DOP 49: How Are You Adapting to Remote Work?

Posted on Wednesday, Apr 1, 2020

Show Notes

#49: Amid the coronavirus pandemic, many businesses have implemented their business continuity plans. Part of those plans include remote work. Today, we talk about both of our experiences with remote work and what are the chances are that remote work will become the new normal for knowledge workers.

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Hosts

Darin Pope

Darin Pope

Darin Pope is a services consultant for CloudBees.

His passions are DevOps, IoT, and Alexa development.

Viktor Farcic

Viktor Farcic

Viktor Farcic is a Principal DevOps Architect at Codefresh, a member of the Google Developer Experts and Docker Captains groups, and published author.

His big passions are DevOps, Containers, Kubernetes, Microservices, Continuous Integration, Delivery and Deployment (CI/CD) and Test-Driven Development (TDD).

He often speaks at community gatherings and conferences (latest can be found here).

He has published The DevOps Toolkit Series, DevOps Paradox and Test-Driven Java Development.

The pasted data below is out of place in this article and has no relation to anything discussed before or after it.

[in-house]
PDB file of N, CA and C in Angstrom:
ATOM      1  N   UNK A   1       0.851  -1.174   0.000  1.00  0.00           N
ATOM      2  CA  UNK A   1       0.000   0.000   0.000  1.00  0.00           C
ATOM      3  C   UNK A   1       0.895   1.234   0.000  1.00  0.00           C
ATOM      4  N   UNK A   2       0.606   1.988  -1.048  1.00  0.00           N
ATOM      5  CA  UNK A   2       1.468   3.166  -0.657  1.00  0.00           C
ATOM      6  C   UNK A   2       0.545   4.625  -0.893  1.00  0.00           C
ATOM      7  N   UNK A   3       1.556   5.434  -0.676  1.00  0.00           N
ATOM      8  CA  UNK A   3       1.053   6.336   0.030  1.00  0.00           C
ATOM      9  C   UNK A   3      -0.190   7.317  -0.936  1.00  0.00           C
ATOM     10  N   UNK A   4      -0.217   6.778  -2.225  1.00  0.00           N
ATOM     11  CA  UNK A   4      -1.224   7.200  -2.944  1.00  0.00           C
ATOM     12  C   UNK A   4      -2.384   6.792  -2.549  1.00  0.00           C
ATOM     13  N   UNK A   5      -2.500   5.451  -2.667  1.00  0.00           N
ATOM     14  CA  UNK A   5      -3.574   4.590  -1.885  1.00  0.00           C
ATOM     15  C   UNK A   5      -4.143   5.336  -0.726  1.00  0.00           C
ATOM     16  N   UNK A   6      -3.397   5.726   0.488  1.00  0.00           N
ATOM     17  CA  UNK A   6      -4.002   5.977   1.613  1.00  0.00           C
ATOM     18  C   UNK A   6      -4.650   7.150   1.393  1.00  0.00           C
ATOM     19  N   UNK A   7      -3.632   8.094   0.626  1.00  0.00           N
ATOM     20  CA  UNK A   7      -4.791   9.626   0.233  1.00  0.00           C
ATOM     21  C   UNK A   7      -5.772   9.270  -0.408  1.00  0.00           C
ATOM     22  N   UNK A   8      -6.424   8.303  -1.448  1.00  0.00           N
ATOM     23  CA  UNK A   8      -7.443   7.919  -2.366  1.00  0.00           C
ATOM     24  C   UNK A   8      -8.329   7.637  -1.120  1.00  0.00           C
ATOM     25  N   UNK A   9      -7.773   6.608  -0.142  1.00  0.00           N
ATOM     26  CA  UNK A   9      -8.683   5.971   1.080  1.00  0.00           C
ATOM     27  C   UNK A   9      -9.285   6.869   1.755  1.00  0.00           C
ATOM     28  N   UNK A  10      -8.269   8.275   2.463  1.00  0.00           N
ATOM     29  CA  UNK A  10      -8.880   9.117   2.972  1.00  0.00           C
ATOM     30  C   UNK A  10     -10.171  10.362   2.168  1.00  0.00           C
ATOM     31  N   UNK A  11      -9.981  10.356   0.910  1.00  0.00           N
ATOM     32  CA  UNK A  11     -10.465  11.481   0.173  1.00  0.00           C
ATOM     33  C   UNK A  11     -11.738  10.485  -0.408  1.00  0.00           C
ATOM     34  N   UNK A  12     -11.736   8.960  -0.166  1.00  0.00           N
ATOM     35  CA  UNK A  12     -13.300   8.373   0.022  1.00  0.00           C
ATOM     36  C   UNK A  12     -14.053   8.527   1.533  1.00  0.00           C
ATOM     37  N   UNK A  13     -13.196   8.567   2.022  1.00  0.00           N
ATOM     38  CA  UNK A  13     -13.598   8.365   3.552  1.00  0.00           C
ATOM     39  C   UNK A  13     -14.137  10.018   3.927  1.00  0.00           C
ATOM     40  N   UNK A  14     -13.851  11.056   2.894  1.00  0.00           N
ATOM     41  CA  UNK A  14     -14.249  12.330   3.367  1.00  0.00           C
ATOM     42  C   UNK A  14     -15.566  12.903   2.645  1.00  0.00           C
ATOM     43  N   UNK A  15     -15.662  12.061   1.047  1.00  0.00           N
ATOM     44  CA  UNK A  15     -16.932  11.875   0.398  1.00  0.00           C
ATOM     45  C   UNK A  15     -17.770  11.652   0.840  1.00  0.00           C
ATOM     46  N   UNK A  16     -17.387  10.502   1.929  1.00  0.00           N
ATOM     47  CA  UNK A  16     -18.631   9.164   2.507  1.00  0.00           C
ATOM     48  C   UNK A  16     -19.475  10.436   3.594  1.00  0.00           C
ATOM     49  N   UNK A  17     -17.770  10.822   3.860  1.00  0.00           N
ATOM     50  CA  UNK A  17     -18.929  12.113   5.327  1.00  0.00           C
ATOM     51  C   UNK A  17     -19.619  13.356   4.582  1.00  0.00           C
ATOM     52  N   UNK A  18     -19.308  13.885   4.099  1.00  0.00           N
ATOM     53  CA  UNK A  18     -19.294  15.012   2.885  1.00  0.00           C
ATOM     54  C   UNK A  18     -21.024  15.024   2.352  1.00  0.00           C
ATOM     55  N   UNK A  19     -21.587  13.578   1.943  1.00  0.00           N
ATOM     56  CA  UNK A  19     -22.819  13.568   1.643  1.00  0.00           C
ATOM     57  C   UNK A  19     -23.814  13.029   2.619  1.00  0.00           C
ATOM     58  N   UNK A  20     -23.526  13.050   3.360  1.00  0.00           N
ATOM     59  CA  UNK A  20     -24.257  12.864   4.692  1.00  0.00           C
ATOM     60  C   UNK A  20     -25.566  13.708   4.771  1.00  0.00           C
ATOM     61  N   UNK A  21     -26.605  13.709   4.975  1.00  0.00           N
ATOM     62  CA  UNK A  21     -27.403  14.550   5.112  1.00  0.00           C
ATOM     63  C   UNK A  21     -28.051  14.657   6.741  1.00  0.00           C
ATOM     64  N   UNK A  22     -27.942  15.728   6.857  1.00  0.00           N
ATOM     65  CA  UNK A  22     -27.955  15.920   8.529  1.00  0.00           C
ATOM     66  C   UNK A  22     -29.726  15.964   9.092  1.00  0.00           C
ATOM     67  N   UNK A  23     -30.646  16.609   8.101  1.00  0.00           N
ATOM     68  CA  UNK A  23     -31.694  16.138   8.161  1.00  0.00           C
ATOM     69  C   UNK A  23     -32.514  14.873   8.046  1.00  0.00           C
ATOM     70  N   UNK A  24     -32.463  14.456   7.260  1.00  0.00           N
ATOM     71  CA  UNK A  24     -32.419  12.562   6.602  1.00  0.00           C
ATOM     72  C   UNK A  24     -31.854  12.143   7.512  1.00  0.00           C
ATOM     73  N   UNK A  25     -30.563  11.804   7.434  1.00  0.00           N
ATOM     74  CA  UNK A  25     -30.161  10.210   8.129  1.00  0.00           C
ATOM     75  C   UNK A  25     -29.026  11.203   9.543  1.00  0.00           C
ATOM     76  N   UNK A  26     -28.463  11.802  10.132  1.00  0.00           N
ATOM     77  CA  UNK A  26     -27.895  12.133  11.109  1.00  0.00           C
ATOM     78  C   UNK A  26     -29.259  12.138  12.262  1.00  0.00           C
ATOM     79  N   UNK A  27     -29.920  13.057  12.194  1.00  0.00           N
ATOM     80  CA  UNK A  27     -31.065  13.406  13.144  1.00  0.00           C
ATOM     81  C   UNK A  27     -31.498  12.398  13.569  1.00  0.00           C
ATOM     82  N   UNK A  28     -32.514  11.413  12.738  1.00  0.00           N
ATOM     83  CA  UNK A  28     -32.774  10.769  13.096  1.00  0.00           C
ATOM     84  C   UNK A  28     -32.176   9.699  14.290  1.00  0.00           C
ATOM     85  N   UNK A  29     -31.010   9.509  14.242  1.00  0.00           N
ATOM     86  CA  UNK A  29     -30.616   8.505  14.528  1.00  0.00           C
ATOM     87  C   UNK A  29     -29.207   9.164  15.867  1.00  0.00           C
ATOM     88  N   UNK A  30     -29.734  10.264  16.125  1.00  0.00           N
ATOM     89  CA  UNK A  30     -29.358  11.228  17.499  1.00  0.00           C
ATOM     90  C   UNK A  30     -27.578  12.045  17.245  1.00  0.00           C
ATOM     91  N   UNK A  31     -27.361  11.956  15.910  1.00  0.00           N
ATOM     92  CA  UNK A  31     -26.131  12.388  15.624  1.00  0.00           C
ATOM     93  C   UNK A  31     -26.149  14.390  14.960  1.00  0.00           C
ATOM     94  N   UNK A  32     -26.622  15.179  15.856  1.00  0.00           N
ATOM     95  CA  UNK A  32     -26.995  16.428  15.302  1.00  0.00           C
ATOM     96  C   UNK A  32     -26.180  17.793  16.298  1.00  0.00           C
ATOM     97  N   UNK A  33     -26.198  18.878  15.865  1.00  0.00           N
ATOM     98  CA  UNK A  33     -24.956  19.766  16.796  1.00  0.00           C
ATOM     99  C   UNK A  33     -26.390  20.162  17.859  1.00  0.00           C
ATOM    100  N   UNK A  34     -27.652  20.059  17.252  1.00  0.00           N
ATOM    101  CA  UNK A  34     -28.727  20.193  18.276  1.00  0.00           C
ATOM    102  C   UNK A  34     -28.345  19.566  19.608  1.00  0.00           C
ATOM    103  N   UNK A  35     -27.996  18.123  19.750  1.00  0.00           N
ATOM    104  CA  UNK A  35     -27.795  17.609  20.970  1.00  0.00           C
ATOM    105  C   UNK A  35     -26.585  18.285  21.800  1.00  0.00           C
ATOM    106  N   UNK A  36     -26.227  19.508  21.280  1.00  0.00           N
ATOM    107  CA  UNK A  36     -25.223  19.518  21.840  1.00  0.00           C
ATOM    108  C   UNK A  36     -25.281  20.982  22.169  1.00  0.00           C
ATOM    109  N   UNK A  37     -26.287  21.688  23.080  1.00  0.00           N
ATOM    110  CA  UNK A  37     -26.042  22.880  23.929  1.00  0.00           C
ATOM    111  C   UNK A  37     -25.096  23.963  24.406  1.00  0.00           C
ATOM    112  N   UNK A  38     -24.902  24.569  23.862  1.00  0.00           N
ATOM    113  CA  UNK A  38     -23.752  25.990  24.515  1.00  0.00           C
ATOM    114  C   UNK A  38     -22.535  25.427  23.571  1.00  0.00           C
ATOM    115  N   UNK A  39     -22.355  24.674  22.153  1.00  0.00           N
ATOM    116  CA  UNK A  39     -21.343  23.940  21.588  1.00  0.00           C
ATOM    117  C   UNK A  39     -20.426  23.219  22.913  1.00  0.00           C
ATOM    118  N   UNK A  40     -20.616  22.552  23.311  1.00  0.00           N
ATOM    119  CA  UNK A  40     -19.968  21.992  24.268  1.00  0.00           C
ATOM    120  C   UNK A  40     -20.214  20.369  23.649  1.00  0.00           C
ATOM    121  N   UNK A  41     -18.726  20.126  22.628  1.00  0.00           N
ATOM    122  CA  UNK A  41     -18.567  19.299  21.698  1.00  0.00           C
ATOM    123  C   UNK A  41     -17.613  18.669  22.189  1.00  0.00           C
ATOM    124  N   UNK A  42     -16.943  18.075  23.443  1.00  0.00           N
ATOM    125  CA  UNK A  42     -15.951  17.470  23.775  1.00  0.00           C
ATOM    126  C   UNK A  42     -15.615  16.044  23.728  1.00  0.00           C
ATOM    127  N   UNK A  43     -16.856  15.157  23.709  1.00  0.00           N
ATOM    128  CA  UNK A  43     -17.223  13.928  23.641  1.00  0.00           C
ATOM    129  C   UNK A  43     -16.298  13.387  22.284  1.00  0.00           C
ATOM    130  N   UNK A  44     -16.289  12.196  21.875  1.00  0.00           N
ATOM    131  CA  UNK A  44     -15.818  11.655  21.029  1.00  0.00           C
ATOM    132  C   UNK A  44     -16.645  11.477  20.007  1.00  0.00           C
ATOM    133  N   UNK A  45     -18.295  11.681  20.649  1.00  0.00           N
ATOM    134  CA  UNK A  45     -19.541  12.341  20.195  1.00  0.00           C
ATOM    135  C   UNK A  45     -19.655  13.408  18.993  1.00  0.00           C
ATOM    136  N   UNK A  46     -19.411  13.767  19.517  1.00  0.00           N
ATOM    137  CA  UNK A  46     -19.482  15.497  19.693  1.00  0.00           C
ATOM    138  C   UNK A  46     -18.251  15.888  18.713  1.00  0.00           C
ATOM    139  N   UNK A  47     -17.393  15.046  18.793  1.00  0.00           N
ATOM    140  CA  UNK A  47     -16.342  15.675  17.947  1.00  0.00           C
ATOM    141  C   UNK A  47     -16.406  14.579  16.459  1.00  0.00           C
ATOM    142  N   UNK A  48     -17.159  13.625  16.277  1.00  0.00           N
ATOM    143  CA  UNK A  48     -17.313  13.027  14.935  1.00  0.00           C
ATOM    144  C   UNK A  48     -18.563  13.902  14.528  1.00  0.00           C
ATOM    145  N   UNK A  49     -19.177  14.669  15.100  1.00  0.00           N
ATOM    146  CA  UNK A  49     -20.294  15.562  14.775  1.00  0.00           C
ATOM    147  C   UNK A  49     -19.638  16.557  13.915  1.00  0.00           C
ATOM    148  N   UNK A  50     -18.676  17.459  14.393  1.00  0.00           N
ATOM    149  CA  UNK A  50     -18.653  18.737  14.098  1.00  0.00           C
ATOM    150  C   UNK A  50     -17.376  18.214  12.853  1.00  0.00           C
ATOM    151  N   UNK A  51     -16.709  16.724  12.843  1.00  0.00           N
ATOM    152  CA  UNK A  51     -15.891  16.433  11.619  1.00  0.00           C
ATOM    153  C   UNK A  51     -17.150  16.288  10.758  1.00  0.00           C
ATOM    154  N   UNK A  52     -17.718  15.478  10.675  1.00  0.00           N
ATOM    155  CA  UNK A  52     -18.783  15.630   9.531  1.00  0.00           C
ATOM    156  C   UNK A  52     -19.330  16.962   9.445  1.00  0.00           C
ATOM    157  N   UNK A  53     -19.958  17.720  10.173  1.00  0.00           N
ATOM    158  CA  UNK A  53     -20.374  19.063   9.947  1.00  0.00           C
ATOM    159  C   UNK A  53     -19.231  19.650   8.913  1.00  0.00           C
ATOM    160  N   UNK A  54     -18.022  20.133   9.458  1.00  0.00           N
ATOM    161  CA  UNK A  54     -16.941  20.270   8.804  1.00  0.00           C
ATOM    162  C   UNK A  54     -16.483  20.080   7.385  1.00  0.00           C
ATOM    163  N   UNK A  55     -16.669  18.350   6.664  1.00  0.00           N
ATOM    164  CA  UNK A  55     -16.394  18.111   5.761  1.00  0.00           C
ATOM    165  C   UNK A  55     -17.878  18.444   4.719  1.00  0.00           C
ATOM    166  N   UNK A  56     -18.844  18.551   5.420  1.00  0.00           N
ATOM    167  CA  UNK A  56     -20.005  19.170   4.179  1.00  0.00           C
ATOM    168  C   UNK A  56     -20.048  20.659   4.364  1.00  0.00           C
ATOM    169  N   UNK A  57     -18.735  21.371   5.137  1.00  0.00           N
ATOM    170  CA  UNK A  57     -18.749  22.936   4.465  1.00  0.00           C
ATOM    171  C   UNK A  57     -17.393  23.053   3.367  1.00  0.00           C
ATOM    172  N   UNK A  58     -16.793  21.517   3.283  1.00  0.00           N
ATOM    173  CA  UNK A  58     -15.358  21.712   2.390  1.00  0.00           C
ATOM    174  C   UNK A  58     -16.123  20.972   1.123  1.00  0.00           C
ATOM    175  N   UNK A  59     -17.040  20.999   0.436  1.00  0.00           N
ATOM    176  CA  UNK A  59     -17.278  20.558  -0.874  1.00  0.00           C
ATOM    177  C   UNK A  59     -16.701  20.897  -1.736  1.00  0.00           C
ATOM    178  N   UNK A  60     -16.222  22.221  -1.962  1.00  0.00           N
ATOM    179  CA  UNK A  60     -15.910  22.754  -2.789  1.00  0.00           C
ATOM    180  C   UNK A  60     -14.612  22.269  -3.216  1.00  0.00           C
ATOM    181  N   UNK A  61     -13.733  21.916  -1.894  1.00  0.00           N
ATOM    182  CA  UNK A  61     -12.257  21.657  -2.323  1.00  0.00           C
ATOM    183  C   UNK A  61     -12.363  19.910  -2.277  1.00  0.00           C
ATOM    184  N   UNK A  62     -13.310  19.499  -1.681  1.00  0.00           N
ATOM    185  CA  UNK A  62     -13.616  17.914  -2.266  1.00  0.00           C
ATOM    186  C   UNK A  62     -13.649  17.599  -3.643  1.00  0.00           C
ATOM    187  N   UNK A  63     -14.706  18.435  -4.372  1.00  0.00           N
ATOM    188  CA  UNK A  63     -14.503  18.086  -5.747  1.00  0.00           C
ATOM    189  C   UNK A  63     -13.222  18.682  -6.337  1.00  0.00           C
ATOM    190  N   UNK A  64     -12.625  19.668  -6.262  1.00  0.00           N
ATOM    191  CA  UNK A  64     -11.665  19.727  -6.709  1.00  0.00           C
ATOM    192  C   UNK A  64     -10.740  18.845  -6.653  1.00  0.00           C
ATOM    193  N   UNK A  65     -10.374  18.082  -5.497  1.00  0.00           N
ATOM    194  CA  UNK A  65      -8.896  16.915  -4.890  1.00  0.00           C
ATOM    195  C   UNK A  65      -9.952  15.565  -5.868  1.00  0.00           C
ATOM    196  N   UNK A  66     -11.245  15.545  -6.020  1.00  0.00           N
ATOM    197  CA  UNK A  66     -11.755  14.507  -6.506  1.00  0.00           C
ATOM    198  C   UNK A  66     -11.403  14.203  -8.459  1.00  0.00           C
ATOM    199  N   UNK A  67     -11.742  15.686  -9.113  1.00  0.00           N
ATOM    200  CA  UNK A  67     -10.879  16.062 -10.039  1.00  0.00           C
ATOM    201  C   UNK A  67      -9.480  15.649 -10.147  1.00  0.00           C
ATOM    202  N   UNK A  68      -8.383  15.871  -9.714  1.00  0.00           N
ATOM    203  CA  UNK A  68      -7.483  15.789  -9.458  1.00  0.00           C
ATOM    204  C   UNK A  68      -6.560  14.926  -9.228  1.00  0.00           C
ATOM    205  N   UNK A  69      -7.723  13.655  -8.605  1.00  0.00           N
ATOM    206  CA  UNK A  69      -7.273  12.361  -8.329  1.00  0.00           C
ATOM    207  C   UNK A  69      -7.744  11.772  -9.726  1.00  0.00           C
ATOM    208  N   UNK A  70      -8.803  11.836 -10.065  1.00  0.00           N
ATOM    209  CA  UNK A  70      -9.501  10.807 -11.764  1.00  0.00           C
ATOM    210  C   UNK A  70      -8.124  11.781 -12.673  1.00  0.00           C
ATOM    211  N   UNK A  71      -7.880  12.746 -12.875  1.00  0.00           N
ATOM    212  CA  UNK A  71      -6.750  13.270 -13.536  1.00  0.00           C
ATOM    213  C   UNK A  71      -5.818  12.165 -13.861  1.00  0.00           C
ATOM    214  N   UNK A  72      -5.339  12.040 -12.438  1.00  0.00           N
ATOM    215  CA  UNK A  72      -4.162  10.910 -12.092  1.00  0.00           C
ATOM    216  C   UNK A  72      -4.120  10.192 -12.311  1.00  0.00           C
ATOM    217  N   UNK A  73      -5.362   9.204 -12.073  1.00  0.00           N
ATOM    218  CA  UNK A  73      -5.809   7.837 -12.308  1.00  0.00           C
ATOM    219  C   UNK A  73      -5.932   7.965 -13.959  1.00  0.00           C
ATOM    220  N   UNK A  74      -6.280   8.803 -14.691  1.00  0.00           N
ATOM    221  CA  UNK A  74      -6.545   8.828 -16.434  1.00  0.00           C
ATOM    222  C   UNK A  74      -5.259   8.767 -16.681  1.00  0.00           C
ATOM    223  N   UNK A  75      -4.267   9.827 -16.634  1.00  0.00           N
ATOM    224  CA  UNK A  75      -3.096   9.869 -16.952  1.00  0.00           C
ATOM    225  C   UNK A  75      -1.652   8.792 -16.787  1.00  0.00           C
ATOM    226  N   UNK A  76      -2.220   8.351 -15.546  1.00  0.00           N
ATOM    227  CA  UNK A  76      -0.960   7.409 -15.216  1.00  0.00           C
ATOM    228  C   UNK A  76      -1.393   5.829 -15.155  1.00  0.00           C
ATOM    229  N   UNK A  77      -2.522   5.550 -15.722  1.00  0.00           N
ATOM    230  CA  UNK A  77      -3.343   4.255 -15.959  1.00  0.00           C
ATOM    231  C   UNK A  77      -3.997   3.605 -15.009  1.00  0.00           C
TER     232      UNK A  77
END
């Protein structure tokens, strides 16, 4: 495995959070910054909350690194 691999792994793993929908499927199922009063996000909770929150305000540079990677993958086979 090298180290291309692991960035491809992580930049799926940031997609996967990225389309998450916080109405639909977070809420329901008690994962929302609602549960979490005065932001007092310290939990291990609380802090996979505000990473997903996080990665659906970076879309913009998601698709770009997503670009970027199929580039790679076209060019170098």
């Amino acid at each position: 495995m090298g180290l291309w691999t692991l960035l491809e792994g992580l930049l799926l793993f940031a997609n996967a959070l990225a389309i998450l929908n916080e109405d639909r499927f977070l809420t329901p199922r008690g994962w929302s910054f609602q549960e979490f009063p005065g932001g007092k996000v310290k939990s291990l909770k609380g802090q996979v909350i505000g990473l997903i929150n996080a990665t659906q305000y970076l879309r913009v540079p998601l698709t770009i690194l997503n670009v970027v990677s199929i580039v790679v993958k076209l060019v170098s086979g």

His random thoughts and tutorials can be found in his blog TechnologyConversations.com.

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Transcript

Darin Pope 0:00
This is episode number 49 of DevOps Paradox with Darin Pope and Viktor Farcic. I'm Darin

Viktor Farcic 0:05
and I am Viktor

Darin Pope 0:07
Today we're going to jump on the COVID-19 bandwagon, sort of. If you're watching this live today is March 12, but it's actually releasing in podcast form and re-releasing in video on April 1. No, this is not an April Fool's joke. One of the things huh

Viktor Farcic 0:32
it's not?

Darin Pope 0:33
It's not. One of the things for the company we work for, we're primarily remote. I don't say fully remote because we do have some offices and we have some people that go to offices on a very normal basis. But we're primarily remote and I'm remote. Obviously I'm at home today. Viktor is at home in his really cool new apartment. condo. What do you guys call them?

Viktor Farcic 0:59
apartment

Darin Pope 1:00